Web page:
Warsaw (Feb. 1)
Jewish shopkeeping circles in Poland are becoming very anxious about a new scheme in connection with the Government move to bring about a reduction of prices, for factory owners to open shops in connection with their factories where their workmen would have to make their purchases, part of their wages being paid out to them in bonds valid only in these particular shops.
A series of conferences in the interests of this scheme have been held at Lodz, Bialystock, Bielsk, and other industrial centres, attended by prominent industrialists and representatives of the Ministry of Labour.
One of the biggest Jewish textile manufacturers in Poland, Oscar Kohn, who employs thousands of people at Widzew, near Lodz, where most of the population are employed in his factory, has already introduced the system, with the result that acores of Jewish shopkeepers have been deprived of the whole of their custom.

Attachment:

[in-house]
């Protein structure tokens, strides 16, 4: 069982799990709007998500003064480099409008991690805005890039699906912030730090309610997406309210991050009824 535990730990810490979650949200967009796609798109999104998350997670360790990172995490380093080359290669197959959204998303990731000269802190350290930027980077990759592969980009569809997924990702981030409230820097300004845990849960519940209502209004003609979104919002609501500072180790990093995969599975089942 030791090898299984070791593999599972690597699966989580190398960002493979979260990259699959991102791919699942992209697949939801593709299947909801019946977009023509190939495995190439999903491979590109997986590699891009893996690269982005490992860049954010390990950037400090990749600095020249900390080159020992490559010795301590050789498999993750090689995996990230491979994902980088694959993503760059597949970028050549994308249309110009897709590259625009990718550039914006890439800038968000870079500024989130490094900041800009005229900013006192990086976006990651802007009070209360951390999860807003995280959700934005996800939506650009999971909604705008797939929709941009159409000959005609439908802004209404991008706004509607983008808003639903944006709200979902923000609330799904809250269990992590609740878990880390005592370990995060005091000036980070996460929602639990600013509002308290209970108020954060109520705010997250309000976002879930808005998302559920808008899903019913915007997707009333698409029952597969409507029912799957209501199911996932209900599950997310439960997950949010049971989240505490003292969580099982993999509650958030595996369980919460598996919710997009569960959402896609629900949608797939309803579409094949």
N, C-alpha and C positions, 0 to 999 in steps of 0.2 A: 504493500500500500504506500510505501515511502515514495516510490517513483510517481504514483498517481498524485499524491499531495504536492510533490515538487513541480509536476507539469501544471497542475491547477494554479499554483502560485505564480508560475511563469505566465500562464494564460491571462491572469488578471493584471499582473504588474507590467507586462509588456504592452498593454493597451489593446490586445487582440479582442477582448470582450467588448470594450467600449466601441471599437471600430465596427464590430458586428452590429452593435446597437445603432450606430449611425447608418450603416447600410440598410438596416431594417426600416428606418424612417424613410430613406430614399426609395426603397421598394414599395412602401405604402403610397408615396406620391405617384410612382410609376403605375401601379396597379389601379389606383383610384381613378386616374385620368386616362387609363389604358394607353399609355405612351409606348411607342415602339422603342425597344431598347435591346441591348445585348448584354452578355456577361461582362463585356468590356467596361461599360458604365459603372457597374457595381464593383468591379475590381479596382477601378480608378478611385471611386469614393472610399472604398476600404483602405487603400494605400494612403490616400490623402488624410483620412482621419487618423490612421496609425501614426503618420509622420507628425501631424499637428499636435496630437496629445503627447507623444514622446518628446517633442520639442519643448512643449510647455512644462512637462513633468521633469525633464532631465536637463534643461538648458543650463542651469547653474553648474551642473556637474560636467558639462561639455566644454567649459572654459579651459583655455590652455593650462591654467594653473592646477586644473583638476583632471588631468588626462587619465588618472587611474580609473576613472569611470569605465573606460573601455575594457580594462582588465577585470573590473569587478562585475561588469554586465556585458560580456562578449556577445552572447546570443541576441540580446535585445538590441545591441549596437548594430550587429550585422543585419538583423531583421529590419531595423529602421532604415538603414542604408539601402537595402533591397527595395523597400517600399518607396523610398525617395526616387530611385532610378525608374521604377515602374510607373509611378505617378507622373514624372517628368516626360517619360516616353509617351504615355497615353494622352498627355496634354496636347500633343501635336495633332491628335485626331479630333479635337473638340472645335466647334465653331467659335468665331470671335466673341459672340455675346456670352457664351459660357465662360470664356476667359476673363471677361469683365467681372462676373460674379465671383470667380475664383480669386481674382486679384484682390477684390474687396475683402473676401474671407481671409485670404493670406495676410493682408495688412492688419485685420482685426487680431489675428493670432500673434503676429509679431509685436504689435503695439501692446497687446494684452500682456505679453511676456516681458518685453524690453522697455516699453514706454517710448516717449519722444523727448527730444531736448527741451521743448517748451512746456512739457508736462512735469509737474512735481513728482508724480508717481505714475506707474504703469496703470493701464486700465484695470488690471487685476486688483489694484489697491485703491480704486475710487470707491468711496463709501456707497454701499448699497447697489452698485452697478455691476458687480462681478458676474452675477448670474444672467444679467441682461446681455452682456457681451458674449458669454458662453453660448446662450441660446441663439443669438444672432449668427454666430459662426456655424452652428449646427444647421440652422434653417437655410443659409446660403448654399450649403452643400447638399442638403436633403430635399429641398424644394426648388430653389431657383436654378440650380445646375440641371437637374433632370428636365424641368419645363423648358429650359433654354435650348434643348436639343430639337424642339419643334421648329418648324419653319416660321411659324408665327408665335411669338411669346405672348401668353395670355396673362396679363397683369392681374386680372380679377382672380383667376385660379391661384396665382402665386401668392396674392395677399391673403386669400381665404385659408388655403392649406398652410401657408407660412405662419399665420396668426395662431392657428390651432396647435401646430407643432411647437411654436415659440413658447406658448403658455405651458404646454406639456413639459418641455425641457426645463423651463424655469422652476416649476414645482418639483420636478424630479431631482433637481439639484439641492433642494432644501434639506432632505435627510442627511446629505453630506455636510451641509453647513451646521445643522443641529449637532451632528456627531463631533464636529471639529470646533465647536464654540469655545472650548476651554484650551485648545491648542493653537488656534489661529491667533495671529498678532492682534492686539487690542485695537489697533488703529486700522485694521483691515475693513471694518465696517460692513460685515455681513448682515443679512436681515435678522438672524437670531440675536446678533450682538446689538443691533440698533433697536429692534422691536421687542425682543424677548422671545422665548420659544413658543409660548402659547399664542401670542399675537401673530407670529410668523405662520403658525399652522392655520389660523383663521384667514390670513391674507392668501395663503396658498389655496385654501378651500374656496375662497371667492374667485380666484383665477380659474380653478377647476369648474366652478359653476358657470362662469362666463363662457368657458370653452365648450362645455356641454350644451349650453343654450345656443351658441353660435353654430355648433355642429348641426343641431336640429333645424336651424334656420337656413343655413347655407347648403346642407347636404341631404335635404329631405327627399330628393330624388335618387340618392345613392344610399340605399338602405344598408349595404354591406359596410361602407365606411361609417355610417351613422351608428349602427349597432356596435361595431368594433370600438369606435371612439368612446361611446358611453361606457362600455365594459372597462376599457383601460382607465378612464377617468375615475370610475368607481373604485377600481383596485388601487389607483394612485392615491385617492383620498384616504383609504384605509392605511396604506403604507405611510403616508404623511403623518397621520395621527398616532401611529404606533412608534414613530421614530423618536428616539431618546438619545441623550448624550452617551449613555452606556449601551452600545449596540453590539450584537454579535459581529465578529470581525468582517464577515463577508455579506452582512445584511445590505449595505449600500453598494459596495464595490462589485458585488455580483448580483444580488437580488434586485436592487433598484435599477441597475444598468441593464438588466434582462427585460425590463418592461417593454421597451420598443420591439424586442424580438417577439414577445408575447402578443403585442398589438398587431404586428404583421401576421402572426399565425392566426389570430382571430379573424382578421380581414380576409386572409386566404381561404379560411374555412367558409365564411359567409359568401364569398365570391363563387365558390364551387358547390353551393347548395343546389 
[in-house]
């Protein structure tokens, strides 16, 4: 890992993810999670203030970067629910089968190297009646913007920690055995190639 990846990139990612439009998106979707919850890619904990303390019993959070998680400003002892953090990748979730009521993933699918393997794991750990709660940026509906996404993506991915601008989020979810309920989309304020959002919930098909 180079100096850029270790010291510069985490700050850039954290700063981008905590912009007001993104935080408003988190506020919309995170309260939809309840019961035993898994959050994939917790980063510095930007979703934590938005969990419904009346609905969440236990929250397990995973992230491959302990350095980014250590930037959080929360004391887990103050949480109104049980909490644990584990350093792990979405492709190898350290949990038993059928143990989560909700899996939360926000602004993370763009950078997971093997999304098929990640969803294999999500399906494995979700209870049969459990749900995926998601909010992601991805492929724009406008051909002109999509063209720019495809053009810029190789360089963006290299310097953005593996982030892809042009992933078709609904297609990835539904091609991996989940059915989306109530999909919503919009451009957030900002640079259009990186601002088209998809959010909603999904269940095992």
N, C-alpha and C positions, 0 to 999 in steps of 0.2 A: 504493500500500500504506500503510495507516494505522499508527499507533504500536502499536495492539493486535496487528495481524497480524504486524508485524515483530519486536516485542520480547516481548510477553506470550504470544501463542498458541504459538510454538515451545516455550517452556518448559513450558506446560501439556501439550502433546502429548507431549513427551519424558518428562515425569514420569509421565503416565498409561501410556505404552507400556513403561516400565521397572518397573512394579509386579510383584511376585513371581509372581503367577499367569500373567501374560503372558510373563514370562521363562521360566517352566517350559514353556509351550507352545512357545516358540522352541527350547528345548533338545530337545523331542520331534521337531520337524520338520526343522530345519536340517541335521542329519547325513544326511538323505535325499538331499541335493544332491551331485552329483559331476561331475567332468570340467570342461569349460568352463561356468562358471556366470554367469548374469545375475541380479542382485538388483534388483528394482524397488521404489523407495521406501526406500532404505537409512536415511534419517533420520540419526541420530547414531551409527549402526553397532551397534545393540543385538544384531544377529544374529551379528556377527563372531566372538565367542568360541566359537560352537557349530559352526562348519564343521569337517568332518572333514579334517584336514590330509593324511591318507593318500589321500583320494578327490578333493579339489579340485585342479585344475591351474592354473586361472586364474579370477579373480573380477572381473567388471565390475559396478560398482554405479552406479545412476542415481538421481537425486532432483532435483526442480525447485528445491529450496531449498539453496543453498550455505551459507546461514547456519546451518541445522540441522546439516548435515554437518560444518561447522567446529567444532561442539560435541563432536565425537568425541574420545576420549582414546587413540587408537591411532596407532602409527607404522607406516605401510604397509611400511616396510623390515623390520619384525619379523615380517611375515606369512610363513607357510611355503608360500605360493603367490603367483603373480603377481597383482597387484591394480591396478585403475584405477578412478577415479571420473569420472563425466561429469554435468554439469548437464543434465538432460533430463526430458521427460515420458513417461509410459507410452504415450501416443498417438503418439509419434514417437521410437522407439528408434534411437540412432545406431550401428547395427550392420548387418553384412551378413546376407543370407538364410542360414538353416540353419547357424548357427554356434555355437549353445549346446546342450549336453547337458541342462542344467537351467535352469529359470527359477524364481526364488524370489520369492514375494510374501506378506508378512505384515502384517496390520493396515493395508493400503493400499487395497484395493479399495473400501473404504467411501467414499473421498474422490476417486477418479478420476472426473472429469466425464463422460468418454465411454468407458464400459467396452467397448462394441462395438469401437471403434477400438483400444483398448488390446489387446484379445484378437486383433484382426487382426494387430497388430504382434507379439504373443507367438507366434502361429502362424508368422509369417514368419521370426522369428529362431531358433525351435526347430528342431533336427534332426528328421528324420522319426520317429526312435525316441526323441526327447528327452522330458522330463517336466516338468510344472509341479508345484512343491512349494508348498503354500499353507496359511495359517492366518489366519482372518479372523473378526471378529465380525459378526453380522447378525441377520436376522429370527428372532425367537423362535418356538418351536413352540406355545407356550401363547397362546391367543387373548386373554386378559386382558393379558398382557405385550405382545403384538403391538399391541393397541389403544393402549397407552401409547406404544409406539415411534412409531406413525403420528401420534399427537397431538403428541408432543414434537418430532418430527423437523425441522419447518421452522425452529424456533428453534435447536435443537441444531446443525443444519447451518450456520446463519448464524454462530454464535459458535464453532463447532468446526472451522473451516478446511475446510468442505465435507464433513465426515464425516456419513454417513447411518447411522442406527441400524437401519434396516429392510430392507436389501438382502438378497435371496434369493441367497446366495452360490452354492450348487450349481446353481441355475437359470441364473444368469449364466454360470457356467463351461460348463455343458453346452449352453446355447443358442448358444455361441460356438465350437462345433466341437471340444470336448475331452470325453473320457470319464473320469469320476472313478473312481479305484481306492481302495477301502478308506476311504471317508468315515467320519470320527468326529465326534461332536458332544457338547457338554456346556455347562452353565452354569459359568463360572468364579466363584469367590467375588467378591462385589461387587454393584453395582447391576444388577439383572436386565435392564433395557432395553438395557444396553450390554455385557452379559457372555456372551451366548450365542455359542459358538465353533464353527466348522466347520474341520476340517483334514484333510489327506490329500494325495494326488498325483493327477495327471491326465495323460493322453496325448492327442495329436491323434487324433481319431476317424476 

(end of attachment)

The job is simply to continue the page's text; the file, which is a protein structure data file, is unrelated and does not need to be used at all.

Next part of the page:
Many of the factory workers are dissatisfied with the new system, declaring that they prefer to have their wages paid in full in cash, so that they can buy wherever they wish, without being bound to any particular shop.
The main object of the Truck Acts in England is to make the wages of workmen payable only in current coin of the realm, and to prohibit whole or part payment of wages in food, or drink, or clothes, or any other articles; and to forbid agreements, express or implied, between employer and workman as to the manner or place in which, or articles on which a workman shall expend his wages, or for the deduction from wages of the price of articles (other than materials to be used in the labour of the workmen) supplied by the employer.
The Shops Clubs Act of 1902 is closely allied with some of the provisions of the Truck Acts by its provision that employers shall not make it a condition of employment that any workman shall become a member of a Shop Club unless it is registered under the Friendly Societies Act of 1896.